Love him or hate him, if you know the annals of Marvel Comics you have definitely heard the name. Bendis was the man who was writing several books at once, and keeping them going strong. When the Avengers was at a turning point in sales (partly due to the ever-changing creative teams placed on the book, in my opinion), Bendis took charge and shook it up so much that everyone seemed to take notice. Alongside books such as Ultimate Spider-Man, in which he gave a new take on everyone’s favorite wall-crawler and even went so far as to kill him off, Bendis also gave birth to a new team of Avengers. We had mainstays such as Captain America, Iron Man, and Thor, but also had unlikely options of Luke Cage, Wolverine, Spider-Man and original Spider-Woman Jessica Drew.
Over a number of series, events, and relaunches, the team changed. Several times, and over several different books. From Avengers to New Avengers to Avengers: The Initiative to Mighty Avengers, Bendis had taken a concept that was low in sales and turned it into a franchise that began to grab people’s attention again – and before the movies happened. He caused a lot of joy in some, and conflict in others. What kind of conflict? Let me give you my own story.
I’m a long-time Avengers fan. And I mean long-time – I have every issue since #300 from the first series of the Avengers. This includes every issue since #300, the Finale issue, New Avengers (all series), the relaunch of Avengers (several times – including the Heroes Reborn story arc… don’t get me started on that concept), Avengers: The Initiative, Mighty Avengers… You get the drift. And although I was not always a fan of what he was doing with this franchise, Bendis did keep me interested to see what could come next. When stories disappointed me, I knew there was another around the corner, but what kept me going was simply this: I loved the Avengers. And I loved that a single writer kept character continuity going strong (more or less), which I believe is very important for a long-time reader.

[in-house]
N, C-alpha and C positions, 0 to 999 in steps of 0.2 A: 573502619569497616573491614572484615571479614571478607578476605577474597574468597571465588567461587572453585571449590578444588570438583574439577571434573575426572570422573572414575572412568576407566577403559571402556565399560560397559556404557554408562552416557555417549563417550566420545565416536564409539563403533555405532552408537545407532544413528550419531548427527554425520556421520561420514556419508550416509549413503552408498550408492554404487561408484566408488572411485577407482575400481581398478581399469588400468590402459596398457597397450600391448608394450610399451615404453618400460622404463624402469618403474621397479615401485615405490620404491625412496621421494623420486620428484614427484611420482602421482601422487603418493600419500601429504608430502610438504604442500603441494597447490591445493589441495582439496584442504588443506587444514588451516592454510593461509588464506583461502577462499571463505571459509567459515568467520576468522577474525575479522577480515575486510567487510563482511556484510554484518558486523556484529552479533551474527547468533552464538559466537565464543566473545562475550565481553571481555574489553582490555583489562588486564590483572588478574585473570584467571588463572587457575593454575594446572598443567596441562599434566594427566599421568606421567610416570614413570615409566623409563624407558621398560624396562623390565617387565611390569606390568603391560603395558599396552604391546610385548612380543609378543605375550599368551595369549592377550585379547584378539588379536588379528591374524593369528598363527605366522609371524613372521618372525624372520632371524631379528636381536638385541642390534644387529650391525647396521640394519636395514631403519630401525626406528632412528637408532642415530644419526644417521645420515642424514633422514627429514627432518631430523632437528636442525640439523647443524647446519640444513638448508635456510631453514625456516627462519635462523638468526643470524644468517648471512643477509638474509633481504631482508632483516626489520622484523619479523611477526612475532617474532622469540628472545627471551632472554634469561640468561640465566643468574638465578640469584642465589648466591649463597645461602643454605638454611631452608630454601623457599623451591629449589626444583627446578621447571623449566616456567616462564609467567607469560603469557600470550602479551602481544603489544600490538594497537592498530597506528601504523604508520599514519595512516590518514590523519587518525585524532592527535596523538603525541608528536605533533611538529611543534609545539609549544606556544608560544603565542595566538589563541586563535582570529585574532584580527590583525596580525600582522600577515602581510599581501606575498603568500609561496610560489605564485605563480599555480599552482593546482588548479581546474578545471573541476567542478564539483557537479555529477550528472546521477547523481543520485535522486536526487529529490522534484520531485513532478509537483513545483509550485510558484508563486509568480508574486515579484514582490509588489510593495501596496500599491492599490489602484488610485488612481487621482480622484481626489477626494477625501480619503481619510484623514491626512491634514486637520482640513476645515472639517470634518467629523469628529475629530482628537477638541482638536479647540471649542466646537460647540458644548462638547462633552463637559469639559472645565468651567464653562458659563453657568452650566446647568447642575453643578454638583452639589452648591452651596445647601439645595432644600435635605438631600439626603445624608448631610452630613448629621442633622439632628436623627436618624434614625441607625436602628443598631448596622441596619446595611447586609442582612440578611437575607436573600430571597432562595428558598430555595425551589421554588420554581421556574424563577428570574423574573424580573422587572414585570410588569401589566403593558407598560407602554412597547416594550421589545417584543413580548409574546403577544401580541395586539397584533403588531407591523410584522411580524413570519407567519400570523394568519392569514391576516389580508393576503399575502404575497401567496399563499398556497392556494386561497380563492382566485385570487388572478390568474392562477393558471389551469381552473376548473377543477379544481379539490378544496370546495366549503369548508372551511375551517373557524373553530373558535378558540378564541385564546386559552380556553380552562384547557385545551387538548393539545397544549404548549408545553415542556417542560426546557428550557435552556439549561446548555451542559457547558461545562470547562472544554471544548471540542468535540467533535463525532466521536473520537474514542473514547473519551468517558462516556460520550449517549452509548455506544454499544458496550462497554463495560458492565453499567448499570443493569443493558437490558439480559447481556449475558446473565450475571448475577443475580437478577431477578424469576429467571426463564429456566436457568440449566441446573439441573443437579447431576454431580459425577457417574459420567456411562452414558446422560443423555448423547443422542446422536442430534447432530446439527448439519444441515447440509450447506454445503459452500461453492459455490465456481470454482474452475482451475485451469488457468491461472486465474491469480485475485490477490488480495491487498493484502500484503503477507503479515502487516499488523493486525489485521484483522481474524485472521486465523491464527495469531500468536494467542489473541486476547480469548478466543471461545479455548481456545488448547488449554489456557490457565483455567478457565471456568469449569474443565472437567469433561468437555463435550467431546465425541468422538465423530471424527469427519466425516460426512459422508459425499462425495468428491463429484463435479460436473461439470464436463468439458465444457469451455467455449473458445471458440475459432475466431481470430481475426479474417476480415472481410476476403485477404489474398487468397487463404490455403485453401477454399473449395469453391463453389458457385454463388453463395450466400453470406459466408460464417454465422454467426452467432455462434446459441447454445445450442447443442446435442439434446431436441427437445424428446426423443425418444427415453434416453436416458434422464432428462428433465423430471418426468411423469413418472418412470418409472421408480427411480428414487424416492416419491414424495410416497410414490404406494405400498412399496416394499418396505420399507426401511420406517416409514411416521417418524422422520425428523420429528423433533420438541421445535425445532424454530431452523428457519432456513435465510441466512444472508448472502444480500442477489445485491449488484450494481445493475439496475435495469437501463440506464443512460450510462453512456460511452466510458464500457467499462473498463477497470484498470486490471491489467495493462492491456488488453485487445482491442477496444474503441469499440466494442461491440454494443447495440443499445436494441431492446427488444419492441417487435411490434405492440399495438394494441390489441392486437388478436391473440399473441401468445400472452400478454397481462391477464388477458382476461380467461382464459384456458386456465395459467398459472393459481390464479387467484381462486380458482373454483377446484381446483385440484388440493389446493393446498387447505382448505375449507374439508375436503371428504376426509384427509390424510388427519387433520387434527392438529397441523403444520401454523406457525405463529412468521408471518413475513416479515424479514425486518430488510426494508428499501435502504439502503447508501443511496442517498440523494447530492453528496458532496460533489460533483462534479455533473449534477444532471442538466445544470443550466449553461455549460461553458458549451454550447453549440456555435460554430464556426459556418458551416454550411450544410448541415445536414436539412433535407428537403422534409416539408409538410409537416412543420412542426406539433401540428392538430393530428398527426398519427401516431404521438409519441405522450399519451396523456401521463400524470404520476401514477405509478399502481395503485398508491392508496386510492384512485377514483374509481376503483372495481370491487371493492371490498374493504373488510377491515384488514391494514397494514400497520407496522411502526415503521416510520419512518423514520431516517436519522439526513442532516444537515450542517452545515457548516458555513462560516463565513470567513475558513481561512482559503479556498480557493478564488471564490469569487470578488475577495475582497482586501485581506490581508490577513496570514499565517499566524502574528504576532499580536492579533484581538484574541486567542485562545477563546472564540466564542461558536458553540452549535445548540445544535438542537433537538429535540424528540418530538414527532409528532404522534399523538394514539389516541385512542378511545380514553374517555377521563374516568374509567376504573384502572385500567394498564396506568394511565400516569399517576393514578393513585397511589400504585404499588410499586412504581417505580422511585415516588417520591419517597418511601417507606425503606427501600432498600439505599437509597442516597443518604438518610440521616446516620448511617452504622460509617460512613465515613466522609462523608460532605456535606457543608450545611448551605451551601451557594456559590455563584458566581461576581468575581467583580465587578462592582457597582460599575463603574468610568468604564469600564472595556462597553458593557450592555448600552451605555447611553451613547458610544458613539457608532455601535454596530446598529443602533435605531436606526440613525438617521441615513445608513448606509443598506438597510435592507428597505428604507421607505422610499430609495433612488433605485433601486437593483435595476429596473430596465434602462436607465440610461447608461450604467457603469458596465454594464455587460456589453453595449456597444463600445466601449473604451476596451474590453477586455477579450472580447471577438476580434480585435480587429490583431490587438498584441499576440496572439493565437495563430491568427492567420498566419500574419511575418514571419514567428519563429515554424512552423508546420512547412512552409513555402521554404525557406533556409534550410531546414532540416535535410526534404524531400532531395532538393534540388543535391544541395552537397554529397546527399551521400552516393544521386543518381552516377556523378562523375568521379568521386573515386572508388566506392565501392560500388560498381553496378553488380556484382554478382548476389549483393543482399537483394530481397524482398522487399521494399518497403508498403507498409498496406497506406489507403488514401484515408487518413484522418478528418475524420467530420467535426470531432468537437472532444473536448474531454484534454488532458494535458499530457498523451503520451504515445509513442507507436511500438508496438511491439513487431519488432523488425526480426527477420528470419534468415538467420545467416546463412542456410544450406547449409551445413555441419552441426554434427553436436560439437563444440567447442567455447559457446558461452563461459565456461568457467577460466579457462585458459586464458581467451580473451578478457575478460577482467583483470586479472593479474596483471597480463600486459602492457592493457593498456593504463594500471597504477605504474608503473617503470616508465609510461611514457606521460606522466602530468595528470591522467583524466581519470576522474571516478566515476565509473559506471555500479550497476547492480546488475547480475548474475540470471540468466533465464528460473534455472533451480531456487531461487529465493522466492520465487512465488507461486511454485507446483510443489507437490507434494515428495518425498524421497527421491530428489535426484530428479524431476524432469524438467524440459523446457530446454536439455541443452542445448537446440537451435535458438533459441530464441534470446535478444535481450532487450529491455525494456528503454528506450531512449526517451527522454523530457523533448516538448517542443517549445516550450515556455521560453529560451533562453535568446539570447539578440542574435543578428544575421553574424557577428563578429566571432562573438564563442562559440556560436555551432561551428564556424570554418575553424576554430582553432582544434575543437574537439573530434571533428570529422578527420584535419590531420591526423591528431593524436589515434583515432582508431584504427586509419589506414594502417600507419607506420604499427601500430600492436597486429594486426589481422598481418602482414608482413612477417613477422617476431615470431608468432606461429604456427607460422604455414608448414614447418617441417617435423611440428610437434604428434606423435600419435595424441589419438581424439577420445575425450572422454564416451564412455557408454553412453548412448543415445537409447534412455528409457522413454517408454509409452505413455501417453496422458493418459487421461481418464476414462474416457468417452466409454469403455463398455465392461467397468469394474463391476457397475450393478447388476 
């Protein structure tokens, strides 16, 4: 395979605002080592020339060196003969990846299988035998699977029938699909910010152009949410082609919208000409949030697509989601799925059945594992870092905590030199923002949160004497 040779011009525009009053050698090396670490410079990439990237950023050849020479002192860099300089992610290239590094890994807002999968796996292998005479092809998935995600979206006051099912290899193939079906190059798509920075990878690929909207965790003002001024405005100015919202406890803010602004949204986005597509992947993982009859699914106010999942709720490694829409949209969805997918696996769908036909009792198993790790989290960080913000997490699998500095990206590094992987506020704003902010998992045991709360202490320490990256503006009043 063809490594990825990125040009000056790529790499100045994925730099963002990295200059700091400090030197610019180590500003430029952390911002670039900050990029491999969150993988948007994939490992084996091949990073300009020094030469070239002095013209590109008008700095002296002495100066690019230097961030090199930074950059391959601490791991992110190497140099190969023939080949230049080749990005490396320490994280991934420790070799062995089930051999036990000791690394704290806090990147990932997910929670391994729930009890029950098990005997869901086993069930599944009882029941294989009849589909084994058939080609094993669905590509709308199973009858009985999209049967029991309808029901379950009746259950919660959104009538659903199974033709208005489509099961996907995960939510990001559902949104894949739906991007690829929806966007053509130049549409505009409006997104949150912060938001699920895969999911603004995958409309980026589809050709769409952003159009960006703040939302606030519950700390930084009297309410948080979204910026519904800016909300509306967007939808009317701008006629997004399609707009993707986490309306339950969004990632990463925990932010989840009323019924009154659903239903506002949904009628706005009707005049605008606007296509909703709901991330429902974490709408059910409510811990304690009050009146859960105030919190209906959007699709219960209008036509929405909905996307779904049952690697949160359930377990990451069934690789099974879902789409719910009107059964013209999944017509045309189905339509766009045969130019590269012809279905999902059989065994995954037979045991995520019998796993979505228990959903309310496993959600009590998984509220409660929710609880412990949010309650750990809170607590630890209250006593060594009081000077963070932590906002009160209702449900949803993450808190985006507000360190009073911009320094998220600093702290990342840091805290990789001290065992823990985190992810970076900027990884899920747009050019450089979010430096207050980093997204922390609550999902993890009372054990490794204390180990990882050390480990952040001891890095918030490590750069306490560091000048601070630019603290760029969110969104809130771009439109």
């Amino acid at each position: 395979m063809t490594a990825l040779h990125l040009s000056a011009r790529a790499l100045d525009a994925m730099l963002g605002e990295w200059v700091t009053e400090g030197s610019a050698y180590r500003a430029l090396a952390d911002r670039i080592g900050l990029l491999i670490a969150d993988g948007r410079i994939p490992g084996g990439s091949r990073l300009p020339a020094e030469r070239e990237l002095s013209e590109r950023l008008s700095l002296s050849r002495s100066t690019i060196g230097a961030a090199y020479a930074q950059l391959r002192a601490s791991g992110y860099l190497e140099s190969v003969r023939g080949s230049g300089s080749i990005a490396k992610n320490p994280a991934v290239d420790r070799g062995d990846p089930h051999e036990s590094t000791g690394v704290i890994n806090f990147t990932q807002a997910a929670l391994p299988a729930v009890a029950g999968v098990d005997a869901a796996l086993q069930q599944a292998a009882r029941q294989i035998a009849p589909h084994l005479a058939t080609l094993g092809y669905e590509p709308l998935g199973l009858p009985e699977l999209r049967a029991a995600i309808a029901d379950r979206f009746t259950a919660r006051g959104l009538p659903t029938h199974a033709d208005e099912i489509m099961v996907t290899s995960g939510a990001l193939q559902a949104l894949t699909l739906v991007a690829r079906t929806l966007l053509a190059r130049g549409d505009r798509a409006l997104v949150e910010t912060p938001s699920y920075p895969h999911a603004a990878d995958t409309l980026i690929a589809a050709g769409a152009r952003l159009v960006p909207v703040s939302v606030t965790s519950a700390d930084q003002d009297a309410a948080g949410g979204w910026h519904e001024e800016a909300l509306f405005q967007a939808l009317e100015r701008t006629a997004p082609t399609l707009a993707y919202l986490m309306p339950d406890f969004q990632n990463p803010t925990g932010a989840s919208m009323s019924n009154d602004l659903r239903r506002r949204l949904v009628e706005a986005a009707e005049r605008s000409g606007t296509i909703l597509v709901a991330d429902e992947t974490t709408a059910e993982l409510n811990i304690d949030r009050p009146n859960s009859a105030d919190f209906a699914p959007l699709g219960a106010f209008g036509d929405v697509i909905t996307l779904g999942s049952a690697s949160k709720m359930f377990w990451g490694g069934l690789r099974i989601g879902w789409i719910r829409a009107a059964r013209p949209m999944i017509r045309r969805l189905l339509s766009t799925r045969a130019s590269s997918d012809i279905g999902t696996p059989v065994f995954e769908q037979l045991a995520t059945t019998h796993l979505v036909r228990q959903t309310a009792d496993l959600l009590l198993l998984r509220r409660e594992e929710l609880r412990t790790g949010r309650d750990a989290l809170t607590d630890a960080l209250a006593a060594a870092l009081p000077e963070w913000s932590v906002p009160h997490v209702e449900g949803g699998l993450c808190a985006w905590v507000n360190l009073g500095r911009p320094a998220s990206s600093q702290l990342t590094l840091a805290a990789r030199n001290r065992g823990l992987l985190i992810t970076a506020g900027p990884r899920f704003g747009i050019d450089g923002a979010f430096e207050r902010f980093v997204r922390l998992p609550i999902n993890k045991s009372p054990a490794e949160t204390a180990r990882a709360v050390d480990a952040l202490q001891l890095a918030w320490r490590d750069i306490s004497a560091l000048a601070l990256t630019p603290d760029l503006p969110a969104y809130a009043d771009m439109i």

For the last 3-ish years, Bendis has been steadily writing 2 key Avengers titles: Avengers and New Avengers. We’ve seen new members whom we never would have associated with the title before now, and we’ve seen some old friends come back. For those who read ComicBooked.com regularly, you know of my affinity for Hawkeye, one of my favorite all-time Avengers. So you can imagine how much I liked Mr. Bendis when he killed off Hawkeye in the Disassembled story arc. However, Bendis then went and did the unkthinkable again (well, for a hero with absolutely no powers): he brought Hawkeye back. Yes, it took throwing the entire Marvel Universe into an uproar to do it, with a little story arc called House of M, but Bendis did it. For that reason alone, I could almost forgive every other story he did that I did not enjoy.